I miss old Nick, who spent most of his life in the place next door. Who I hardly met but once — standing waiting on Christmas day for a taxi to take him to his wife’s hospital bed. She never came back. He wasn’t there next Christmas. I miss my quails and my religious fish, whose religion ultimately and misguidedly was me. I miss Cafe Dreams, where once you could obtain the finest kebabs in Collingwood, but whose business model was fundamentally unsound. Everyone misses Hieronymus the turtle, now splashing madly in the waters of our new place.
I didn’t grow up here, but I’ve thrown up here. I’ve lived and loved and cheered here, been shattered here, been reduced to constituent parts and recomposed here. Have leaned against the walls and muttered to myself here, thrown my arms around kindred spirits here, donated grand and stern lectures about things of very little importance, built things here in meditative silence, things that might define me, or might not. My old bones have acquiesced to all of it.
There are seven of us who gave this place a soul. Two have said goodbye, with less pomposity than this. One I wish had had a better chance, but you move on. New and better things.
Tomorrow we’ll drink and slap the walls and look back over our shoulders and give the old place one last look then close the door for give or take the last time. It’s nothing, just a place a few doors down from John Wren’s old tote and a stone’s throw from pub rock’s old Tote. Nothing, not a place I ever owned, though for a moment there I came pretty close; whose owner will sell it for a shiny dime and give it back to the ‘bush, never to be the same.
It’s just a place where I lived once, for a while. You keep moving, on to new and better things.
Joseph | 28 Jan 2010
Superfluities of box hedge.
The utility of the good china.
Tiles anywhere outside a bathroom.
Unconventional approaches to storing cookware.
Being asked to sit with my back to a window or door.
The arc of a door's swing vis-à-vis the edge of the bed.
Spectral malignancies generated by other people's tastes in rugs and runners, even after these have been removed from the scene of the crime.
Hairline distinctions between collecting dachshund ornaments and becoming one of those nutty middle-aged ladies who hordes things that look like chickens.
The propinquity of basic furnishings and vertical perimeters (you know, things being up against walls — what I called 'abutment' when I declared "The fact is, I just love abutment").
Inconsistencies in the logic used to explain why we'd have more than two of any item of cutlery or crockery (during which debate I was reasonably accused of emotional blackmail and divested of all moral standing in these matters).
Joseph | 18 Dec 2009
You know, if I could go back fifteen years, to before I was properly accountable for my actions, I would tell my sixteen year old self three things. Don't be too careful about making promises, don't be too careless about making apologies, and carry on.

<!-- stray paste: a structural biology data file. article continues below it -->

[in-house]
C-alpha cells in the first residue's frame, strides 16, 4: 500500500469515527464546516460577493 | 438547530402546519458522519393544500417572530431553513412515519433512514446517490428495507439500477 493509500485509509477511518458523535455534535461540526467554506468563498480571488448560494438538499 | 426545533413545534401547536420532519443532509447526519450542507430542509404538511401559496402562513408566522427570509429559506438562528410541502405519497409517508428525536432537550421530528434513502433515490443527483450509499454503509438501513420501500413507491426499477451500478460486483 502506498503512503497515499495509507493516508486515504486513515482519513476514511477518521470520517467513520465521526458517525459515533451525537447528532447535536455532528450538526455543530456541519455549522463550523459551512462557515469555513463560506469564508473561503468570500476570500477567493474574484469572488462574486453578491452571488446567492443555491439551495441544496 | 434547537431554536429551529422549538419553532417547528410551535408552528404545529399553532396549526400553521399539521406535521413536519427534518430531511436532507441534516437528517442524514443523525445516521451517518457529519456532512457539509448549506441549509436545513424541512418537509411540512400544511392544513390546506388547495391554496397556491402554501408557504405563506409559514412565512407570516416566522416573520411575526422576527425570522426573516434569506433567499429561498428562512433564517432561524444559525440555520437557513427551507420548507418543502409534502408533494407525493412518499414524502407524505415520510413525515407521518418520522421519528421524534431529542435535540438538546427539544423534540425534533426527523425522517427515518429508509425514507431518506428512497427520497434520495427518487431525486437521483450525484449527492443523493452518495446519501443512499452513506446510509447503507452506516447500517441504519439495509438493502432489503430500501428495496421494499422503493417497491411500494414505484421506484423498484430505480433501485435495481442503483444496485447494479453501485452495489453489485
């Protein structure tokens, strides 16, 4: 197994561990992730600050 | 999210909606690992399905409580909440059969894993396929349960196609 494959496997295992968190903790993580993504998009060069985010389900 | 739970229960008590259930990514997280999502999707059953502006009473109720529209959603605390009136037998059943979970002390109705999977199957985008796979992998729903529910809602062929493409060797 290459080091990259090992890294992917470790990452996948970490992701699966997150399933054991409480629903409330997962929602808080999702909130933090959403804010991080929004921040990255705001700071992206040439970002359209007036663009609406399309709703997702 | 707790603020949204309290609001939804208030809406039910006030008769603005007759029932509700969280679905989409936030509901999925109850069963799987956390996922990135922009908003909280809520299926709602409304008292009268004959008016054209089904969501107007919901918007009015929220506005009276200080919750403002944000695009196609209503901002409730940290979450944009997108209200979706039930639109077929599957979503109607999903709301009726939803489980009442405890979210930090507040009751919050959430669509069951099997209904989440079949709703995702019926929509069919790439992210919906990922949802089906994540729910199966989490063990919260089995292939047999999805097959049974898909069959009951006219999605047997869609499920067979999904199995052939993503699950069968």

Joseph | 15 Jul 2009
I have to make a confession. I am somewhat cantankerous. Now I know this will be surprising coming from one of such a sunny disposition, like discovering that Father Christmas isn't real. And sure, like anyone I'm animated by romance, good cheer, fine beer, intelligent conversation, and oxford commas. But mostly I'm burning with unbridled rage for inanimate objects and abstract concepts, and not infrequently, humans.
For a while now I have been documenting these furious obsessions on Twitter. But we all know that Twitter doesn't scale, and it surely doesn't scale to my intermittent infernos of pique.
So I have built a tool. I call it What's Annoying Joseph. Colloquially it is known as The Fuck Off List, or FOL. Check in occasionally to commune with my spiteful side. You can even subscribe to the RSS feed for regular and pithy servings of bile.
Joseph | 17 Jun 2009
I'm back in the United States of America, seven months to the day since my last visit. The first time it took me thirty years. The flight was 23 hours long. All durations are interminable in some way or another.
If you enjoyed American Diary, I humbly present American Diary II: L Train to Brooklyn. You know what they say about sequels.
Joseph | 27 Oct 2008
Written for The Business Spectator, where it may appear in edited form.
The first debate brings to an end the silly season in every US Presidential election year. The trash-talking at the weigh-in is finally concluded, and the boxers are called to engage. 60 million citizens tune in, some clutching their tickets, some waiting for particular key assurances, some just wanting a winner to be declared. The climactic denouement to the election cycle is begun.